# What is the fastest way to create a curved plane?

For a background, a lot of times I need a vertical wall, horizontal bottom, and a nice connecting curved surface between them in front of the camera. So far, I have used two methods:

1. Deform a plane along the curve. This takes some time to get it right, as curve deformations are tricky, and it is almost impossible to make it truly horizontal or vertical.

2. Create a cube, add bevel, apply, remove unnecessary parts of the mesh. Bevel tends to have artifacts around the corners of the cube for large bevel values and number of segments (e.g 25% of the cube side length, 64 segments).

What do you use? Am I missing some basic technique?

The fastest way I can think of is:

• Delete two vertices (so that you're left with a right angle)
• ctrl1 to add a subsurf modifier
• and then ctrlr to add an edge loop near the end of each face so that the ends are square (I can't post screenshots at the moment, sry).
• done

Andrew Price does something similar near the middle of this tutorial (at time 31:19): http://www.youtube.com/watch?v=5Yd7ad08e54&feature=player_embedded#t=1879

His result is the same, but he starts with a plane instead of a cube.

As a bonus, if you're willing to learn a little Python and Blender coding, it's not hard to make an add-on that would add that object as a primitive in the Add->Mesh menu.

• There is already an addon which will add a custom user made mesh as a primitive (I think it's called Creaprim) Dec 17, 2013 at 20:01

I usually do it like this, it's the quickest I've been able to find.

1. Add a curve (I like to use paths because they are initialised as a straight line)
2. Change its shape around a bit
3. Convert it to a mesh Altc
4. Extrude (in edit mode, e)
• Awesome, thanks! For my particular purpose (vertical and horizontal planes connected) I like Matt's approach with subsurf a little better, but would use the above technique for a lot of other stuff. Would give you more votes if I could :) Dec 17, 2013 at 20:03
• @AlexPakka You could extrude it multiple times as well. Of course, Matt's is neater :) Dec 17, 2013 at 20:19

Another way is to use a plane and bevel it in edit mode. I can do the following steps in about 10 seconds (including the time to start and stop the timer).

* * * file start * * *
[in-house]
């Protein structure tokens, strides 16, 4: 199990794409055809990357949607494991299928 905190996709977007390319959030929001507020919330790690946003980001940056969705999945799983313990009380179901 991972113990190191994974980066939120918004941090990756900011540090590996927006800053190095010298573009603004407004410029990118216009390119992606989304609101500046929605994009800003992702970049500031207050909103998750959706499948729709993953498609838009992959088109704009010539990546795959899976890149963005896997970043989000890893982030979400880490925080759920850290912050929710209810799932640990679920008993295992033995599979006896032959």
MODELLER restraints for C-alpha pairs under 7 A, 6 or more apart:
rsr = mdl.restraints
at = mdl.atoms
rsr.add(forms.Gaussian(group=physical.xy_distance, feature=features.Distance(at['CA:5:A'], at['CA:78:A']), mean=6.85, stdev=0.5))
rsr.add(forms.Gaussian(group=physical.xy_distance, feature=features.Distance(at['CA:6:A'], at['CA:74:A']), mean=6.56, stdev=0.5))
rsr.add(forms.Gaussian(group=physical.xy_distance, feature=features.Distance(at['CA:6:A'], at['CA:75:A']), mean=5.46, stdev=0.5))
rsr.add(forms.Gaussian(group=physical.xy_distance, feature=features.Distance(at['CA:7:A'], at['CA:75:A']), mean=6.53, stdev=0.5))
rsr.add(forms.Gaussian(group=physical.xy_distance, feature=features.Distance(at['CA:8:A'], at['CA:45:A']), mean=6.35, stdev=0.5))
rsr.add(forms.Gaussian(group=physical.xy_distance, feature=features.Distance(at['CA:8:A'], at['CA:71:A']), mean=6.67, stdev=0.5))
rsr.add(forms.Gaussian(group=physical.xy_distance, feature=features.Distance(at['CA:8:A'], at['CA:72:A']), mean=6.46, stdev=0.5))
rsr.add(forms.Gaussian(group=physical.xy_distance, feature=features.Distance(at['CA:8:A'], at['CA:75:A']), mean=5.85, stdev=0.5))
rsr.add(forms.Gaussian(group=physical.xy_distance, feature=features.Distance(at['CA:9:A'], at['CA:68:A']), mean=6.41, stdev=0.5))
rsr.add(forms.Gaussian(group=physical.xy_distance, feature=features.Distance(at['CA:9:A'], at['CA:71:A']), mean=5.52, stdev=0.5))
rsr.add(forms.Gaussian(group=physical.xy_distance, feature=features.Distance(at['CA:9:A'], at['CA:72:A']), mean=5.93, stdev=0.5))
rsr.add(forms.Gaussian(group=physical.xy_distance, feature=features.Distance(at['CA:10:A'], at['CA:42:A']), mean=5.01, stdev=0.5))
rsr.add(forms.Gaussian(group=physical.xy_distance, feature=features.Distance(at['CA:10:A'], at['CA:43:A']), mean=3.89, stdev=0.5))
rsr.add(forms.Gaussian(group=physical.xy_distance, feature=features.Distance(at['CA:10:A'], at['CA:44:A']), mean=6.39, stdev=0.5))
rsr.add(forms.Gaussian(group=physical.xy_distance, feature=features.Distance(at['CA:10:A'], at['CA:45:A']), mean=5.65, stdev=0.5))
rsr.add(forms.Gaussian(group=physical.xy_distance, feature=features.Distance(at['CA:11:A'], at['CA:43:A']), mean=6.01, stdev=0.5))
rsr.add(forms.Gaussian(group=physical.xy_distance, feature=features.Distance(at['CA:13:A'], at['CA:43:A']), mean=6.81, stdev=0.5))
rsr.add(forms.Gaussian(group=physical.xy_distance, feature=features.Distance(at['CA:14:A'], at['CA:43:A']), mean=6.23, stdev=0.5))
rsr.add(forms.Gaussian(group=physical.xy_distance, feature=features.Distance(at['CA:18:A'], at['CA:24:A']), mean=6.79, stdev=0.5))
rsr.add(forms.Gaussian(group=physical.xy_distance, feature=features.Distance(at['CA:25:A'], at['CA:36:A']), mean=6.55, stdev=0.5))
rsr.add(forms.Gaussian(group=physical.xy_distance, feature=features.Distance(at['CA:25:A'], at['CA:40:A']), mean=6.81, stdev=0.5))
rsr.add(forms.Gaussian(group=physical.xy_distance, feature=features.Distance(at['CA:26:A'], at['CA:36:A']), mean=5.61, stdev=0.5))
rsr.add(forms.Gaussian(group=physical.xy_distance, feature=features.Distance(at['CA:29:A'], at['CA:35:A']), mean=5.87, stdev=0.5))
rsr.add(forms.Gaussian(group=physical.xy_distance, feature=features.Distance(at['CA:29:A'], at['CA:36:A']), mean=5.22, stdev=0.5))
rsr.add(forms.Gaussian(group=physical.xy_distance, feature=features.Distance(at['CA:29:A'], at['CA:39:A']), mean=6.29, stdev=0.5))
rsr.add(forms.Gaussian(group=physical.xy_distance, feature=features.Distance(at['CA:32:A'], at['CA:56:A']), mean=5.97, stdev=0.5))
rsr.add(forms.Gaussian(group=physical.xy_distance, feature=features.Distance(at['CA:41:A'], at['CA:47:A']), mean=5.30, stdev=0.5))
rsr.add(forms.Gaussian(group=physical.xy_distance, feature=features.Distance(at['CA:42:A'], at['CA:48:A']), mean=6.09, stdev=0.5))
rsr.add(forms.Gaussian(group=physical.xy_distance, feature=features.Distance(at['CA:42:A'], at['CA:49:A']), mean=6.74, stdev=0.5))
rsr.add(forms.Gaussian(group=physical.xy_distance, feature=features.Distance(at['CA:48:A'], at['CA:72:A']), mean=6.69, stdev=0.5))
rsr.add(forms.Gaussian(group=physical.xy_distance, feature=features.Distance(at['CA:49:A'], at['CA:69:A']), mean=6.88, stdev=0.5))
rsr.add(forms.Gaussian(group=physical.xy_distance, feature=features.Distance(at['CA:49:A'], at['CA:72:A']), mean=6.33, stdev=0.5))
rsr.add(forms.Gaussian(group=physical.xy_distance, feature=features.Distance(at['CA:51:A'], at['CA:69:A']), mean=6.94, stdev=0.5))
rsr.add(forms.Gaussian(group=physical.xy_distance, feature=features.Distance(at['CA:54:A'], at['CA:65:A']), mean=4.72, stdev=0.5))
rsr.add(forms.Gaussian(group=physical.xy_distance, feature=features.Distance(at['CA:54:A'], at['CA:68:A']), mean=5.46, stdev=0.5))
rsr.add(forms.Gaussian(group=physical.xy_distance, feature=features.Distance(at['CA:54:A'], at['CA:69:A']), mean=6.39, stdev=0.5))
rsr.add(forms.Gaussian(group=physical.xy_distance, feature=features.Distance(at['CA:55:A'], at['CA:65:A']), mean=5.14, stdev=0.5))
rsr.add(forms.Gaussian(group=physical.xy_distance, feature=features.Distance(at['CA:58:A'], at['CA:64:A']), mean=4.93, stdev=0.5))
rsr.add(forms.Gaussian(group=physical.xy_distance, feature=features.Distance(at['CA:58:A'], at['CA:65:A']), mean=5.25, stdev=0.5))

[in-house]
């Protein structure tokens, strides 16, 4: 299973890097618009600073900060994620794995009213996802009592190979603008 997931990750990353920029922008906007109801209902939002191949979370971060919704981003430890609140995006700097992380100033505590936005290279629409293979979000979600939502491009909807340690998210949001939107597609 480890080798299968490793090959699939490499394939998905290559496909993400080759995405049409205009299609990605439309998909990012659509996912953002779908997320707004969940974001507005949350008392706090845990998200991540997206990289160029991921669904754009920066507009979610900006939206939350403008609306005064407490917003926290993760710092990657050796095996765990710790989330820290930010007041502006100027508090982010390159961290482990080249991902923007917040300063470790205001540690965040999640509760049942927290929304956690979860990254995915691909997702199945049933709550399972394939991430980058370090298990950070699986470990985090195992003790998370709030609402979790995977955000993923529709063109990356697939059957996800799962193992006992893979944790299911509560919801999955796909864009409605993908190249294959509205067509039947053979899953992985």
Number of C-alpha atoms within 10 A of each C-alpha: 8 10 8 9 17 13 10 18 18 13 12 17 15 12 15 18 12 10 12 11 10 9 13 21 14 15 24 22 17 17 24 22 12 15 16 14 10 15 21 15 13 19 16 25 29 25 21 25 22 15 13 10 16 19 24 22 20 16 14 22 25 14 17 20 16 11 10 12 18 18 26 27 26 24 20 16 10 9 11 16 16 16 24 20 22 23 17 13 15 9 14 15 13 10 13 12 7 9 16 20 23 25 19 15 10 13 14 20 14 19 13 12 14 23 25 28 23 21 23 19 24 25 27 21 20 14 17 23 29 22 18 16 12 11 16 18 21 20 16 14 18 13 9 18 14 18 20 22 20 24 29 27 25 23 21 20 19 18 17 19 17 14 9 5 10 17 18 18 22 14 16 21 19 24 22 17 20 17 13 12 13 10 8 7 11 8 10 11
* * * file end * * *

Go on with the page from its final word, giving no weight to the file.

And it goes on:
1. Add plane (⇧ ShiftA > Mesh > Plane):

2. Switch to edit mode (↹ Tab), select one edge (A > deselect all, B > border select), and extrude it upwards (E):

3. Select the corner edge again (A to deselect all, B for border select)

4. Bevel with CtrlB. Use the keyboard or the scrollwheel to set the number of segments:

Example (click the gif for a video version which can be slowed down):

# Convenience:

If you find your self creating these objects for what seems like every other project, you could either:

• Make a primitive out of it with the CreaPrim addon so it's available in the Add mesh menu. (See this answer for instructions)

or:

• Include one in your startup.blend on a separate layer (this is what I did):

1. Open a new file

2. Create the "bent plane" object and optionally move it to another layer.

3. Save the startup.blend (CtrlU). Note that this will save everything (view angle, materials, objects, user preferences, etc.) as it is as the way blender will start in the future.

• This is a good idea, but it is also #2 on the OP's list of known solutions.
– Matt
Dec 17, 2013 at 20:35
• @Matt I think the OP was using the modifier, as they said "apply" Dec 17, 2013 at 20:36
• I was under the impression that ctrl-B added a Bevel modifier. Does it not?
– Matt
Dec 17, 2013 at 20:39
• @Matt No, it bevels the selected edges (I'll put up some images in a second) Dec 17, 2013 at 20:40
• @mins The screencast is intentionally fast, to demonstrate that it can be done quickly. Unfortunately the poor framerate leaves out a lot of information. I've added all the key presses in the text and uploaded a better screencast which can be sped up/slowed down. Jul 19, 2015 at 0:36

The absolute fastest way to do this is to just add a plane, extrude one side and crease all the edges (ShiftE) except the one where the planes join (you can also select the edges and increase the Mean Crease in the properties panel). Next add a subsurf modifier and shade it smooth, much less polys than the other solutions and an equally nice result.

• That is really a fast method with acceptable results! May 27, 2019 at 11:10

Add a cylinder and remove its circular faces. Next cut out one-fourth of this cylinder and let everything else go. Scale it according to size needed and it gives an L-shaped curved backdrop. Also add subsurf and smooth shading to get that curved look

Delete 3 quarters of the cylinder, leaving a curve over 90 degrees.

Extrude the lower edge horizontally and the upper edge vertically.